Aisle View: Venice Under Siege With Hip-Hop

There's a cutting-edge, politically provocative, modernistic new-style musical at the Public Theater that will have you literally dancing in the aisles. And then there's Venice, which opened last night at the Public's Anspacher while David Byrne's groundbreaking Here Lies Love continues its boisterous run at the same venue's LuEsther Hall.

Let's not call it an accident of unfortunate timing. Venice -- which was commissioned by the Center Theatre Group in Los Angeles in 2008, with a 2010 premiere at the Kansas City Rep followed by a second mounting at the Center's Kirk Douglas -- is interesting, modernistic and new-style. It also contains some performances well worth seeing. But the social commentary in this adaptation of Shakespeare's Othello is heavy-handed, the plotting is ill-fitted, and the attempts at "provocative" are six years passé. Or perhaps forty years, as we seem to have seen musicals of this sort since forever. (Exhibit A: Catch My Soul, a rhythm & blues version of Othello produced in 1968 starring Jerry Lee Lewis as Iago.)

Venice is set in a fictional city of that name, "in the not-distant future." Which in itself is something of a warning sign. The action takes place twenty years after a massive terrorist attack which destroyed the government. In stepped a paramilitary corporation which -- for the protection of the citizens -- placed the city under brutal martial law. A heroic protestor from the wrong side fights for freedom while courting a heroic daughter of the ruling class. Together, they foment revolution and everyone does not live happily ever after.

Librettist/lyricist/director Eric Rosen and composer/lyricist Matt Sax have based their opus on Othello, yes, but the piece seems much more like the 2001 musical Urinetown. That is, Urinetown without the wit and without the bitingly satirical score. The Othello link seems to have been watered down over the years of development. The locale remains Venice, although nothing in the show suggests the Italian Venice (or the Californian one, either). Rather, it's just a depressed, mythical inland city/state like Cleveland or -- well, Urinetown.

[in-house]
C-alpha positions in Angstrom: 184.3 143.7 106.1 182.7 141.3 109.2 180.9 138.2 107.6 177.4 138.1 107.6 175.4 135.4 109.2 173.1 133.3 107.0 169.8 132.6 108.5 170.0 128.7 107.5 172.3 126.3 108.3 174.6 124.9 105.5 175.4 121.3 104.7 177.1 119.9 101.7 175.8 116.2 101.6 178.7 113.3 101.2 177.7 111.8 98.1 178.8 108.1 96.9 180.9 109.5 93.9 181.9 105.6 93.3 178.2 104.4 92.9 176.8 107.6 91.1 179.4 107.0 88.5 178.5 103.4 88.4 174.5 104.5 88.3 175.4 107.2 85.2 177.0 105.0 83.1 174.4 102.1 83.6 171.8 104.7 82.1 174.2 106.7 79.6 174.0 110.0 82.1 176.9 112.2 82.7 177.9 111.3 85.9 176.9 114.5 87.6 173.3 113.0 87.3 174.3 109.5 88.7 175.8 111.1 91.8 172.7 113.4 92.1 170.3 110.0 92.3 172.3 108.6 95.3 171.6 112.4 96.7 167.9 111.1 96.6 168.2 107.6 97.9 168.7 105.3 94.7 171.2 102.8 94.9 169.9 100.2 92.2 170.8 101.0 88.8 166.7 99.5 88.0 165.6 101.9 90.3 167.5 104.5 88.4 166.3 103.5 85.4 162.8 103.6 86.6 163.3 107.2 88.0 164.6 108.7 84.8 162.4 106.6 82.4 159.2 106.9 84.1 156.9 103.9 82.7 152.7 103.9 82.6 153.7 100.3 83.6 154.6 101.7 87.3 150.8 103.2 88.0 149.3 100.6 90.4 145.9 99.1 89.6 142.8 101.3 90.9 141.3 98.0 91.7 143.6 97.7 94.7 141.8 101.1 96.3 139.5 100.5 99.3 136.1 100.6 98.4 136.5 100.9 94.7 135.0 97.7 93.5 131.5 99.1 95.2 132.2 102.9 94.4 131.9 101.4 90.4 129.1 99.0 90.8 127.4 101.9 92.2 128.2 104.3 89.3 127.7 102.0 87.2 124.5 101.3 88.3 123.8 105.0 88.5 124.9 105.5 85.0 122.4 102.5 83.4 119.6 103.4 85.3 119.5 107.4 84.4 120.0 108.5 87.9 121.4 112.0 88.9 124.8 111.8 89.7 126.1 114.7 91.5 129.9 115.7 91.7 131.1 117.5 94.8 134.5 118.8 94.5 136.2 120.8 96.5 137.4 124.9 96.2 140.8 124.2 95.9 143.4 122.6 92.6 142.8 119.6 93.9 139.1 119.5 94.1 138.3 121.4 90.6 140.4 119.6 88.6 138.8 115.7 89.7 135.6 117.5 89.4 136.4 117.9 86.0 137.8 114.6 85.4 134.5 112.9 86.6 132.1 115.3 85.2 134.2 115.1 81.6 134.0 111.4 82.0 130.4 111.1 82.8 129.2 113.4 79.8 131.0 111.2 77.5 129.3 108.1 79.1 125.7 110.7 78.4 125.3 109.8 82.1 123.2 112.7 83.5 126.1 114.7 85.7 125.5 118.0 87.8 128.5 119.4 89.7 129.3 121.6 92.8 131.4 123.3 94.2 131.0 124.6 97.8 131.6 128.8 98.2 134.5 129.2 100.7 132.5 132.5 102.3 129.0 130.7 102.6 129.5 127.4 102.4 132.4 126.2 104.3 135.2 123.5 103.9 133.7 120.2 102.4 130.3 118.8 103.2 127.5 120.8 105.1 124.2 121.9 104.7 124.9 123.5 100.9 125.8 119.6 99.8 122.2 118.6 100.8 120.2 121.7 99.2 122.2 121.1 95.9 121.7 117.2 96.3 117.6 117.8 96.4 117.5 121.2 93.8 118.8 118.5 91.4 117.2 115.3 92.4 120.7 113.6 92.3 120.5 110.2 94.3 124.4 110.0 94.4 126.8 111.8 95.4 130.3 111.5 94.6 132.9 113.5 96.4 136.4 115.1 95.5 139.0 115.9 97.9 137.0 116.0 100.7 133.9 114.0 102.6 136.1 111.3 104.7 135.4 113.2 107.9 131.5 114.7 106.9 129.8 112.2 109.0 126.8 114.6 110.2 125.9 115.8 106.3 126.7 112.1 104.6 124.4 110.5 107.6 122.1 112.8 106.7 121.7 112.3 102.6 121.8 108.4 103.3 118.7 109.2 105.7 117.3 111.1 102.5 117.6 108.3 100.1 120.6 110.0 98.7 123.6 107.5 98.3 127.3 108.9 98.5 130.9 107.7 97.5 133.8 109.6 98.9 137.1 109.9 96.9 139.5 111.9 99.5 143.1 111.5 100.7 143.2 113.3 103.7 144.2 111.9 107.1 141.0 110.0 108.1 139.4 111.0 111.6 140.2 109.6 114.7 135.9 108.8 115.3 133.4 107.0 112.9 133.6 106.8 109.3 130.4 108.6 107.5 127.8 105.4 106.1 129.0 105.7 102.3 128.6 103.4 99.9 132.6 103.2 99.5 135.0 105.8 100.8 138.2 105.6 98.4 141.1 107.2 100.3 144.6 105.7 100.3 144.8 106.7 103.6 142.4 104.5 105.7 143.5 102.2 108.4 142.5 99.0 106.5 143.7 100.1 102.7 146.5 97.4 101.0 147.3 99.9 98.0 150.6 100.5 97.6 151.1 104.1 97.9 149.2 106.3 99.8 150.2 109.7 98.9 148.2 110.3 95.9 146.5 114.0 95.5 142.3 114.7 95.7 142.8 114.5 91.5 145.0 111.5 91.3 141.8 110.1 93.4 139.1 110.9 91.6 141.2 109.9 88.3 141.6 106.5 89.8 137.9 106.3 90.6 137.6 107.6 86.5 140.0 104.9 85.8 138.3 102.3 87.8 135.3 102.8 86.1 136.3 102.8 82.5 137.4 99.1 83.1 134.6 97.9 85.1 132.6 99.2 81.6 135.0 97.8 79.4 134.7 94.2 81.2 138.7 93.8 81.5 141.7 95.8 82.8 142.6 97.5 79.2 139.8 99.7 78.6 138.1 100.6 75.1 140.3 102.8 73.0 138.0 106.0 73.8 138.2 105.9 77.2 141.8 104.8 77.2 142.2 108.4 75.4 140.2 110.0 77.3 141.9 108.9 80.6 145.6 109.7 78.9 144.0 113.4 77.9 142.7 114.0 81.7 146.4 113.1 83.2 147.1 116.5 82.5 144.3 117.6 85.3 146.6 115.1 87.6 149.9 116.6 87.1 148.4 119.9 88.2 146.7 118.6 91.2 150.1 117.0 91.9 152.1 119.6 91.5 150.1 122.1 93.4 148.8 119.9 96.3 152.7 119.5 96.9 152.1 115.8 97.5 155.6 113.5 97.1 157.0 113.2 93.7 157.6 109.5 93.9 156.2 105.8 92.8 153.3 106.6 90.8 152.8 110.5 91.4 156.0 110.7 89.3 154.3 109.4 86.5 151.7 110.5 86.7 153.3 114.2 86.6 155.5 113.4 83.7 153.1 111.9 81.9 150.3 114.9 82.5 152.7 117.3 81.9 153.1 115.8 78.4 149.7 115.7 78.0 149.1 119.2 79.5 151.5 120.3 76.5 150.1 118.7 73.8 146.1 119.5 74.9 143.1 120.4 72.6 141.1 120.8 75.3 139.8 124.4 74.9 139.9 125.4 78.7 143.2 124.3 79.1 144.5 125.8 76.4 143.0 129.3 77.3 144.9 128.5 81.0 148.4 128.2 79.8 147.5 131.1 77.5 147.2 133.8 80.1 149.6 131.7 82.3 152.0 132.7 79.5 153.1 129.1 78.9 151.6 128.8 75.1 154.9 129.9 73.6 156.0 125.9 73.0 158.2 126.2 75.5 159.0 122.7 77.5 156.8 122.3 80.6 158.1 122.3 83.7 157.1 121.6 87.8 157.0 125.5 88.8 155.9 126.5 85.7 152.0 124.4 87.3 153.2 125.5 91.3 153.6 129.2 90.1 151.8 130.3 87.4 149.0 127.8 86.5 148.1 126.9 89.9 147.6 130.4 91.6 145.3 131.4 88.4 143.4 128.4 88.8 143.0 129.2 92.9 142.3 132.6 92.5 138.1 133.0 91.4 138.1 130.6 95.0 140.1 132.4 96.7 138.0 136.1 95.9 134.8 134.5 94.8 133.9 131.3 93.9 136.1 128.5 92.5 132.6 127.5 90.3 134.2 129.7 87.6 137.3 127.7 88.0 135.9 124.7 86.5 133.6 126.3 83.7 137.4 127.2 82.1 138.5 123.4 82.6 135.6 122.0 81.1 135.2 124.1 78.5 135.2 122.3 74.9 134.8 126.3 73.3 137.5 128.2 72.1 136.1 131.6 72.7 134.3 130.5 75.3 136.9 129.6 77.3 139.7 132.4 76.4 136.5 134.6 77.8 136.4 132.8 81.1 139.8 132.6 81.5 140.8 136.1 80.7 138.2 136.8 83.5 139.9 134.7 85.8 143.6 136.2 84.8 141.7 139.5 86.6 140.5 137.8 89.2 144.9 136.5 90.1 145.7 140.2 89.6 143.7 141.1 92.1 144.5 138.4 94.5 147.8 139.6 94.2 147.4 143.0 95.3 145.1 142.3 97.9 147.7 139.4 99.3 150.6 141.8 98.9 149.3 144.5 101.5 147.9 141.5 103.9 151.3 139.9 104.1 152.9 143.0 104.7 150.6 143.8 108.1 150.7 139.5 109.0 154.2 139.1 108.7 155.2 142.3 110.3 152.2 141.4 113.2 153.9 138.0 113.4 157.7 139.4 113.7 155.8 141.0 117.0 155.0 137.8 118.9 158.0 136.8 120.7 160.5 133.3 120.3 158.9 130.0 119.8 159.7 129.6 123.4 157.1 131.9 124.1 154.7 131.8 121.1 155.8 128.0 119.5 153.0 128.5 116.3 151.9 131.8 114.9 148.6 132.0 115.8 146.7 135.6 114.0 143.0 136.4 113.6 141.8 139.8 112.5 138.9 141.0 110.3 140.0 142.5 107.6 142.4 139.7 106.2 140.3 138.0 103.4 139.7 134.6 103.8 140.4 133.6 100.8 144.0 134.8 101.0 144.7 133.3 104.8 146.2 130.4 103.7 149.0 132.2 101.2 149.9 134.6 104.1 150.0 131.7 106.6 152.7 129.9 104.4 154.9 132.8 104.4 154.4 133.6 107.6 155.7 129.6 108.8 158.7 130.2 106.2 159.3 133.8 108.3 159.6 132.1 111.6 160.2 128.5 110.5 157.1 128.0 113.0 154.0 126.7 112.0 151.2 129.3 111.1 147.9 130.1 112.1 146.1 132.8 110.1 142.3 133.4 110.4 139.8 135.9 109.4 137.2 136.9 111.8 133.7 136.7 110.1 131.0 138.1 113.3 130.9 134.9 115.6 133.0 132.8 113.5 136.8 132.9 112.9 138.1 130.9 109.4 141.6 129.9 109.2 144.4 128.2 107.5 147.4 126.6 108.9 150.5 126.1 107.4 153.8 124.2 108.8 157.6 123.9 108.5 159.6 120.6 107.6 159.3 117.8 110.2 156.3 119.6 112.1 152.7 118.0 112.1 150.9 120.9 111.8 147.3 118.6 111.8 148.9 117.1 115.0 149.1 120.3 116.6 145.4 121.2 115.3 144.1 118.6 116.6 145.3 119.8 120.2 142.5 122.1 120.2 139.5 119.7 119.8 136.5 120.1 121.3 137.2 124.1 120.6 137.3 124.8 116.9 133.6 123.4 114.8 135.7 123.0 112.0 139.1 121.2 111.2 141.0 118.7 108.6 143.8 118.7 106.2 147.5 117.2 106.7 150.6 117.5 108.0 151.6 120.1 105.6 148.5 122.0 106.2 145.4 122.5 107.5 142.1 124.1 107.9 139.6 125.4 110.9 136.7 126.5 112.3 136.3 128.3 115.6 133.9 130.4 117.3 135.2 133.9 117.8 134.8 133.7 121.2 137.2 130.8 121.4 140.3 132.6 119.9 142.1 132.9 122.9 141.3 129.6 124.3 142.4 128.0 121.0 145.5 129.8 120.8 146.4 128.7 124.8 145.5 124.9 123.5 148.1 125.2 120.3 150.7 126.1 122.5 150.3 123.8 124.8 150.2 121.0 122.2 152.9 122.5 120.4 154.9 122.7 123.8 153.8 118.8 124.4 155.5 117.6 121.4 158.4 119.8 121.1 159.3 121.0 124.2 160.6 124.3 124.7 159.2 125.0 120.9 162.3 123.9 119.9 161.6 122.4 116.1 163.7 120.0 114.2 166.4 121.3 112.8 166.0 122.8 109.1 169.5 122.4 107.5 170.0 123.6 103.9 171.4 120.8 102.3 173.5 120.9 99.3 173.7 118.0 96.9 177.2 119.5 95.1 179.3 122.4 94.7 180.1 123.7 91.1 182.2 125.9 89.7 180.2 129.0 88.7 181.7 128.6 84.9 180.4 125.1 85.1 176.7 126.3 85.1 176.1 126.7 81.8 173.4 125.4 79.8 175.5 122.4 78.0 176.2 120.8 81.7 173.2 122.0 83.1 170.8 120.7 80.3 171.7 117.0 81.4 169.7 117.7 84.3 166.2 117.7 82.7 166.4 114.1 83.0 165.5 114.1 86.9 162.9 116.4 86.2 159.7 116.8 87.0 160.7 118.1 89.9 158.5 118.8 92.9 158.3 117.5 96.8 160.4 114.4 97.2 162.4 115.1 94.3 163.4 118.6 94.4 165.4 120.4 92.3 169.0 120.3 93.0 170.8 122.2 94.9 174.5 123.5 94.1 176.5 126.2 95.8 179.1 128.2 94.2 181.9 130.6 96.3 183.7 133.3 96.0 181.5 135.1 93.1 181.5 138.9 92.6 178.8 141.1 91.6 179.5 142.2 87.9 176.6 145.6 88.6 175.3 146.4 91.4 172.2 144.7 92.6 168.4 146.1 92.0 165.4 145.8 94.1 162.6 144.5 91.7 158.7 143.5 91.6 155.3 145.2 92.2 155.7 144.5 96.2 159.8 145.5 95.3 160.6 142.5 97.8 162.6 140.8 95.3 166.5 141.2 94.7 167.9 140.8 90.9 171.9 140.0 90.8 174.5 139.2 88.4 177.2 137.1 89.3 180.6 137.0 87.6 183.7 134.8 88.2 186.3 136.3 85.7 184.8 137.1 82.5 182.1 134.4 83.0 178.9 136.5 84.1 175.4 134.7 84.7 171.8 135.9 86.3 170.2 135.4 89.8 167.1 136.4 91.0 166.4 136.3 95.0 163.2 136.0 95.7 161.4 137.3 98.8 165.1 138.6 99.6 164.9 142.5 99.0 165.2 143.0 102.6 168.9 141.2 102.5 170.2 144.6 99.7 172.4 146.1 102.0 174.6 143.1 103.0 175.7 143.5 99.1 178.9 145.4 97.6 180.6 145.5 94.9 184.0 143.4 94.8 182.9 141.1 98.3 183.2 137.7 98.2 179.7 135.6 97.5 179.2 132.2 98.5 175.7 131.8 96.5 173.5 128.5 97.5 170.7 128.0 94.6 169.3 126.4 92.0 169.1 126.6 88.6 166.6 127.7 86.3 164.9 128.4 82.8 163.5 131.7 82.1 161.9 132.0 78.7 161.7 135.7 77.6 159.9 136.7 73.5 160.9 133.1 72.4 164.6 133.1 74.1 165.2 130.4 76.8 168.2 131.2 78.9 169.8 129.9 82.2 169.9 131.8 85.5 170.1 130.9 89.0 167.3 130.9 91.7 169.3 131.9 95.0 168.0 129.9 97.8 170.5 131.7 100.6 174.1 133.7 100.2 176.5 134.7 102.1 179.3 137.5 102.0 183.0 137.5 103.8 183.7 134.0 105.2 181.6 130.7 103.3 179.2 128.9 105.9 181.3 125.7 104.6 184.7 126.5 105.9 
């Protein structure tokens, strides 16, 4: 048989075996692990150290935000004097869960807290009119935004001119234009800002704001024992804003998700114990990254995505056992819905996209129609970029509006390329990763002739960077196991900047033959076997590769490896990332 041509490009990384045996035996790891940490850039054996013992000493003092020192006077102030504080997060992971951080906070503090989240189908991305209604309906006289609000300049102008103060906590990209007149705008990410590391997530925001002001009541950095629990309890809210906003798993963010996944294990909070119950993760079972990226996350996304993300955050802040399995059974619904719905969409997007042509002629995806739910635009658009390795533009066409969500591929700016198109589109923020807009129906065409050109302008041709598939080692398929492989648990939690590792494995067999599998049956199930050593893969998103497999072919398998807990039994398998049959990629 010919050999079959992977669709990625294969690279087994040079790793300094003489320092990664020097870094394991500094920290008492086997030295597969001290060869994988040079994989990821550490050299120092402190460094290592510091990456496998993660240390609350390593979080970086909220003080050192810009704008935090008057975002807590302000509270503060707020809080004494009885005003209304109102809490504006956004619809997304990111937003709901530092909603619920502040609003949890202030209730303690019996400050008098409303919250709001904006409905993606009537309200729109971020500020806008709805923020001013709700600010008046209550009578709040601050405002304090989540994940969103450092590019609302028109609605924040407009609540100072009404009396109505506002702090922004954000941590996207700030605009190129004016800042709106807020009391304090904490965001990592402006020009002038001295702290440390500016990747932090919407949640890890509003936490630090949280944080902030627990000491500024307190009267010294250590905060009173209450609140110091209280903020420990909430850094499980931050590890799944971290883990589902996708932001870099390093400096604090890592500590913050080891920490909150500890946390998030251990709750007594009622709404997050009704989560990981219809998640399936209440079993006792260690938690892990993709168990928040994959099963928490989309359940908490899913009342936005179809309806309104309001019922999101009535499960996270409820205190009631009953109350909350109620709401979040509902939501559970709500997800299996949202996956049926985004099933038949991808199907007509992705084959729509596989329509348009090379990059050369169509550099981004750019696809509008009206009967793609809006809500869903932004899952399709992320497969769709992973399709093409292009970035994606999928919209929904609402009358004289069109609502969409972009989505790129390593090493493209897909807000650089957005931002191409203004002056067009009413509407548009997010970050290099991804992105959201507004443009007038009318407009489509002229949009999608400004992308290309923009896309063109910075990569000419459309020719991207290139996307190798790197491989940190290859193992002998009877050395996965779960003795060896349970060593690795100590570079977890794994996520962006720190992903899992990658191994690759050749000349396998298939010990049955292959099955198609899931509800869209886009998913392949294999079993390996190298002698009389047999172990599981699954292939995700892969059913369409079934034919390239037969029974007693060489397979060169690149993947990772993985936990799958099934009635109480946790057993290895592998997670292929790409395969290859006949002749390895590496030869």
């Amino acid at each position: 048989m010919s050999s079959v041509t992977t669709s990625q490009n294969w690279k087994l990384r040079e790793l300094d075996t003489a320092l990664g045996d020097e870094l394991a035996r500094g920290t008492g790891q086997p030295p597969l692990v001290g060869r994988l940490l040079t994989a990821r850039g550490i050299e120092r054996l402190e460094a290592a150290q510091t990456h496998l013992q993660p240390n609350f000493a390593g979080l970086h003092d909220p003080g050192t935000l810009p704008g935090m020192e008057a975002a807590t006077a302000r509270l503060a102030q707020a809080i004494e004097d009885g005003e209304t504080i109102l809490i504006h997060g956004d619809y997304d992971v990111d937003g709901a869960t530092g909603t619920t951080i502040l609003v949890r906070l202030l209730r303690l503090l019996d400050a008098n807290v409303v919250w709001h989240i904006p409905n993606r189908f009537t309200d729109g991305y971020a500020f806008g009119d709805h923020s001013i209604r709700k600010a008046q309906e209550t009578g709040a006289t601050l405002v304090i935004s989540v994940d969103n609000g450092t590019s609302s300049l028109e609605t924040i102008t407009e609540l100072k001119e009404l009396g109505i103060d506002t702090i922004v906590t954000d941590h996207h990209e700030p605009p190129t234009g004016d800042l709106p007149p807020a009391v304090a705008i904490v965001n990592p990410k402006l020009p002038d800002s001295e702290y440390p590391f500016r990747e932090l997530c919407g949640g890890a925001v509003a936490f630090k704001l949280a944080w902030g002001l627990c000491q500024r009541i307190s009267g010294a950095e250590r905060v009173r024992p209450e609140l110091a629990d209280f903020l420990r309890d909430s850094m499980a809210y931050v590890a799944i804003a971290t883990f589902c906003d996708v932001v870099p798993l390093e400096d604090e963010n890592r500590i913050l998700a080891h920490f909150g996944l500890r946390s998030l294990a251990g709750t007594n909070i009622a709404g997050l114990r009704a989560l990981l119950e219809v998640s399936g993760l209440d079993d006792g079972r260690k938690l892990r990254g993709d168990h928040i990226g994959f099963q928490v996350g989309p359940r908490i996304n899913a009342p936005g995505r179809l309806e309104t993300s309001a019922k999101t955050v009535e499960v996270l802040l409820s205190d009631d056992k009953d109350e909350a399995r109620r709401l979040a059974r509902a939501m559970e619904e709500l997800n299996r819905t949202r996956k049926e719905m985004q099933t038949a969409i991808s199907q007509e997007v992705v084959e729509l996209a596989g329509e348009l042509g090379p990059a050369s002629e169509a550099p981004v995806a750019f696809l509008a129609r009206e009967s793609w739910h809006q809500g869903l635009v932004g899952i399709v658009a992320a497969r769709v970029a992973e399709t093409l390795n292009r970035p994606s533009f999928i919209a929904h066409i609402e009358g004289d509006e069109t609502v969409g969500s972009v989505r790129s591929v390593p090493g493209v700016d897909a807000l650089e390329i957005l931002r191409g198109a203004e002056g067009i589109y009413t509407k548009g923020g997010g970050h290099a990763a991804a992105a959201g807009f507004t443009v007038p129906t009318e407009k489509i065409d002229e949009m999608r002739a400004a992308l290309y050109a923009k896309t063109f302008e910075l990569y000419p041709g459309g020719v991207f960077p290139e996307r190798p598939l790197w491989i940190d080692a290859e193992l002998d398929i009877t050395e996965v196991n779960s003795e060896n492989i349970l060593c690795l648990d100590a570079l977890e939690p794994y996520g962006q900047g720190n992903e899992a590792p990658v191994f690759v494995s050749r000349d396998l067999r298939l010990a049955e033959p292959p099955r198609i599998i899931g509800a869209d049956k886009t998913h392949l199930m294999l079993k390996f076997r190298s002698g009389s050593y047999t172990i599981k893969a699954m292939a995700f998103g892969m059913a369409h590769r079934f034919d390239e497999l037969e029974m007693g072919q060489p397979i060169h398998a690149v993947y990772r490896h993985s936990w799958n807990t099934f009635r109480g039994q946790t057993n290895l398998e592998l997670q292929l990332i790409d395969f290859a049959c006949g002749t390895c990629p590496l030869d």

Othello goes under the name Venice Monroe, and why not? Desdemona, who in Shakespeare's play sings the famous Willow Song, becomes Willow Turner. Cassio is Michael Victor; he gets blown up by a suitcase bomb at the end of the first act. Most oddly, the Iago character becomes Markos -- kind of like the Philippine Marcos (of Here Lies Love). In this variation of Othello, Iago is Othello's older brother. While I'm all for colorblind casting, this Iago is clearly intended to be played by a black actor; at least, it has been played by three black actors in the three productions thus far. So Iago is the Moorish one, and he -- spoiler alert -- kills Desdemona. Not quite what Shakespeare had in mind.

All of this transpires in hip-hop style to Mr. Sax's score. Sax was seen here in 2008 in the one-man hip-hop musical Clay, a collaboration with Mr. Rosen which played the Duke on 42nd Street under the auspices of LCT3. He is onstage again in Venice, this time as a hip-hop Shakespearean clown/narrator. If you don't find hip-hop compelling, you probably won't buy into Venice.

What the show does have is several arresting performances. The teenaged Jennifer Damiano was mighty impressive when she played Natalie, the daughter, in Next to Normal (starting in 2008). She did well enough as the leading lady of the musical known as Spider-Man: Turn off the Dark, although her appearance in that opus was more of a stunt than a performance. As Willow, Damiano -- who last month turned 22 -- demonstrates that she is a "promising young actress" no more. Everything she does here is stunning, especially her two second act songs ("If Only" and "Willow"). Leslie Odom, Jr., who attracted enthusiastic attention in Leap of Faith and has been seen more recently playing with Christian Borle in Smash, is the Machiavellian Markos. Odom completely controls the situation, and the audience as well.

Claybourne Elder (lately Jeremy Jordan's brother in Bonnie & Clyde) and Victoria Platt offer strong support as Venice's best friend Michael and Markos' wife Emilia. Especially striking, in the small role of the hero's slain mother, is Uzo Aduba. An import from the Kansas City production, she doesn't have much to do but grabs you with "Anna's Song."

If Venice doesn't quite work, it should be noted that this is a production of the Public's Theatre Lab, which provides low-priced access to emerging works with scaled-down productions. For $15 a seat -- increasing to $45 during the recently announced extension, through June 30 -- Venice goes far beyond being a bargain. The performances of Damiano and Odom alone are reason enough to head over to the Public. But the natural response to Lab productions is to consider whether the show should proceed a step further. Yes, the Public presently has an exciting new musical that is likely to move forward and thrill audiences here and everywhere. Not Venice, though.